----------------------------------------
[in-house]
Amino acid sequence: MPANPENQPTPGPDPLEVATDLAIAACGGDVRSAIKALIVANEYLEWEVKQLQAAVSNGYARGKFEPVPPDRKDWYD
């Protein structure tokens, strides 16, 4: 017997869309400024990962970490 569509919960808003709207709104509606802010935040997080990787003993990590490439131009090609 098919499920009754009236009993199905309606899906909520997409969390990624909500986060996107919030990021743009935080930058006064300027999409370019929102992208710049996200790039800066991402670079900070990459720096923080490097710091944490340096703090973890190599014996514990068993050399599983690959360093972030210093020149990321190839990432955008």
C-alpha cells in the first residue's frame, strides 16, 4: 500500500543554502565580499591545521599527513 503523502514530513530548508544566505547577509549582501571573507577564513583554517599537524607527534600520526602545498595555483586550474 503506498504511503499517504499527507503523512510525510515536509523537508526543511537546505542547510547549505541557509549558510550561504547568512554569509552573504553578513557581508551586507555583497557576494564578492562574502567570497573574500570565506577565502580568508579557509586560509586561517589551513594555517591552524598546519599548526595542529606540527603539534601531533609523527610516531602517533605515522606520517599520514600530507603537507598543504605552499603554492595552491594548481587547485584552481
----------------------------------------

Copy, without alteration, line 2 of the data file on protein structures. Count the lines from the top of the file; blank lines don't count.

Amino acid sequence: MPANPENQPTPGPDPLEVATDLAIAACGGDVRSAIKALIVANEYLEWEVKQLQAAVSNGYARGKFEPVPPDRKDWYD